BART Union Workers Go on Strike

Following 33 hours of negotiations held by federal negotiators, Bay Area Rapid Transit (BART) workers went on strike Friday, October 18, 2013, over pay and work rule changes. Currently, union workers’ average gross pay is $76,500. Although union and management reached agreement on changing worker pension contributions from zero to 4 percent, and increasing monthly health care payments from $92 to $144, the parties remain apart on pay raises. While management has offered an increase of 12 percent over 4 years, the unions are requesting an increase of 15.9 percent. They argue that the additional 3.9 percent is necessary to factor in new contributions for health care and pension costs. Under the management’s plan, workers would make an additional $9,180 while they would make on average $12,150 under the unions’ proposal.

The second part of the dispute, over work rule changes, stems from the past practices clause in union contracts. Changing a past practice requires mutual agreement between management and the union. Management wants to change rules that allow employees to “call in sick, work four days and get paid overtime on the fifth day; employees can leave projects in the middle of a job to go work on something else; and employees can receive paper paycheck stubs instead of electronic notices.” Moreover, If BART increases service for a particular event or holiday, the unions can also force the same service to continue the following year, regardless of necessity. While management argues that these conditions are not the norm and prevents management from making needed technological and service changes, the unions believe that the clause is necessary to prevent management from giving punitive work assignments to employees who have filed workplace complaints and to give employees predictable work schedules.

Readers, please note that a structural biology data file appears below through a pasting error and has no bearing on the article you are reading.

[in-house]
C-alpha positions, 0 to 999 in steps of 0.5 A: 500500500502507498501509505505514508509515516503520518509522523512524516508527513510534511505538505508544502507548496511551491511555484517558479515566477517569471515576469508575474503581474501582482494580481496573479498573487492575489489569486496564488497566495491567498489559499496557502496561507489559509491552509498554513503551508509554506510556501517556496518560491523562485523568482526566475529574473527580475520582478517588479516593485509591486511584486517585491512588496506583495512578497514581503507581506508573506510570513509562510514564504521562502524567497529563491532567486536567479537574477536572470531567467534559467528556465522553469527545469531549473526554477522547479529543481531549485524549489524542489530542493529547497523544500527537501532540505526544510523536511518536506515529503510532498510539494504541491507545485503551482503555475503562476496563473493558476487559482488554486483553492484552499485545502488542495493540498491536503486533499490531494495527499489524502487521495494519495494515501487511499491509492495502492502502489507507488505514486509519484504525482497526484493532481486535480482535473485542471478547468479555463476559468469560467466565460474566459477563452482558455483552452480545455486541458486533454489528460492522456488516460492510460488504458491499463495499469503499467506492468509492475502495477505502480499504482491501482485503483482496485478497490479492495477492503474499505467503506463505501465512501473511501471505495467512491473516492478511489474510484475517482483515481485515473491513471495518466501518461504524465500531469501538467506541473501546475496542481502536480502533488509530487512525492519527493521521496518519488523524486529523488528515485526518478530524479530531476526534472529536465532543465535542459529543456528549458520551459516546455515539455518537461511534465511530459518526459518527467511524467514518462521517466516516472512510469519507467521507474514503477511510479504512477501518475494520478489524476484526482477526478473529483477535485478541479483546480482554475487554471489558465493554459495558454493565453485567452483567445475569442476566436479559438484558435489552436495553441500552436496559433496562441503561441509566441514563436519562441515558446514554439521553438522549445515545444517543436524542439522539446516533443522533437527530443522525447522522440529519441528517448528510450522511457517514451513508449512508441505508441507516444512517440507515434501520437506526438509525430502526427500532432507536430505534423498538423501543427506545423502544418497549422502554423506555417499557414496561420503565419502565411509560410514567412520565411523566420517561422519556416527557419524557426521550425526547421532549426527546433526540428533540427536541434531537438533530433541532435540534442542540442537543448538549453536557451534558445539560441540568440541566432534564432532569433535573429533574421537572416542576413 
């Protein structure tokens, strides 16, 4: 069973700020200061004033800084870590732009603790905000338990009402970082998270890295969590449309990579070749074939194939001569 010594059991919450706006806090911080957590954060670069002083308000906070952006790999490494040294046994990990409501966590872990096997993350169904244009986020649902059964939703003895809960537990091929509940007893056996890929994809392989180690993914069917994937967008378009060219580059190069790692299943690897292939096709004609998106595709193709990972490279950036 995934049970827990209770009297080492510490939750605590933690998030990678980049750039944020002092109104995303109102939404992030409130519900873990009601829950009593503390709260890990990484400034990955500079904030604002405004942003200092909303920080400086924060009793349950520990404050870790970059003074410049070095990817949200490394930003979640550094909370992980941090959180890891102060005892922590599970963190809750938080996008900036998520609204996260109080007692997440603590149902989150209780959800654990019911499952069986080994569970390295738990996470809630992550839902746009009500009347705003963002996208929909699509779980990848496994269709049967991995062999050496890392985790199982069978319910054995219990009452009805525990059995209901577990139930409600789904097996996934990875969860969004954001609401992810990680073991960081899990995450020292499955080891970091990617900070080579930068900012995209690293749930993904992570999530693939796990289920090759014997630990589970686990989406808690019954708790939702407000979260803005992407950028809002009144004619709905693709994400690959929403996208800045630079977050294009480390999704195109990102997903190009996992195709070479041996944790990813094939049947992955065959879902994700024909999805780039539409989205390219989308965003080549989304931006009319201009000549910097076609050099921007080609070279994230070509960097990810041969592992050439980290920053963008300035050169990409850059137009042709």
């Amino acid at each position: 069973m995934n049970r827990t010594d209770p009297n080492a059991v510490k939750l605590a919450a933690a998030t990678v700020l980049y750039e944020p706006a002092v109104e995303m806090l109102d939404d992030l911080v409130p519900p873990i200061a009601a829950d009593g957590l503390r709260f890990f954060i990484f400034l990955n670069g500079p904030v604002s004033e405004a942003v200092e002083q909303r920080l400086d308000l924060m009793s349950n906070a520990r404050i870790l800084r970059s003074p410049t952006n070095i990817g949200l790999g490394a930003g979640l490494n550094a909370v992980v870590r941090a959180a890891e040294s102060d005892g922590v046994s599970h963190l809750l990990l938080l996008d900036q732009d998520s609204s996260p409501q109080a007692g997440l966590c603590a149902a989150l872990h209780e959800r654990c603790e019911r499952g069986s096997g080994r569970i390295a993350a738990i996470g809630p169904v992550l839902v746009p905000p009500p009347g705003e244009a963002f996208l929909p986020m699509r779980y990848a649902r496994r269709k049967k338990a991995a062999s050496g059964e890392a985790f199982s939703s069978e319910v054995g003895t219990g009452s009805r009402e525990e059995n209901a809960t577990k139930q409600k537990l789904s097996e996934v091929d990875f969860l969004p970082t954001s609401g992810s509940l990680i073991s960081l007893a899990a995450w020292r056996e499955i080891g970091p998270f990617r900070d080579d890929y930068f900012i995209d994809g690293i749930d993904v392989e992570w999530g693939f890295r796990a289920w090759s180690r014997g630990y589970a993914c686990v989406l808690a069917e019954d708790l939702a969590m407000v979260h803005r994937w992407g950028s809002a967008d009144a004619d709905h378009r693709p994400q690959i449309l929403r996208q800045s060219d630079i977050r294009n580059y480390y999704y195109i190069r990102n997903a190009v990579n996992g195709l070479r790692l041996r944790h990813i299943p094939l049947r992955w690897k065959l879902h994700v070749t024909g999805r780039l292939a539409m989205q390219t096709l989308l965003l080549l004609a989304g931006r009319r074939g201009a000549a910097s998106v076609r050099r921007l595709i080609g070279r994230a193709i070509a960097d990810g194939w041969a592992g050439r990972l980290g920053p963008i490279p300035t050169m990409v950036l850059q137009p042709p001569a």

As both parties continued to argue over issues of pay and contracts, commuters in the Bay Area found alternatives. Plans included increased bus and ferry service, expanded carpool hours, and free-trip buses to San Francisco provided by BART. However, these were not adequate for satisfying demand. Although BART riders make up only 5 percent of Bay Area commuters, their presence on freeways could significantly slow down traffic. The Bay Area Council, a regional business organization, estimated that the strike would result in an approximate $70 million hit daily to the economy.

Update: The strike concluded late at night on Monday, October 21, 2013, though the details of the agreement came out Wednesday. The unions won a 15.4% increase in pay and greater safety measures, including bulletproof glass at 15 station-agent booths and flexible scheduling for agents working late night and early morning hours. BART won the ability to introduce new technology in the workplace and changes to overtime workers, requiring workers without paid sick leave to work 40 hours before being eligible for overtime. An arbitrator will settle various unresolved issues.

Sorry, comments are closed for this post.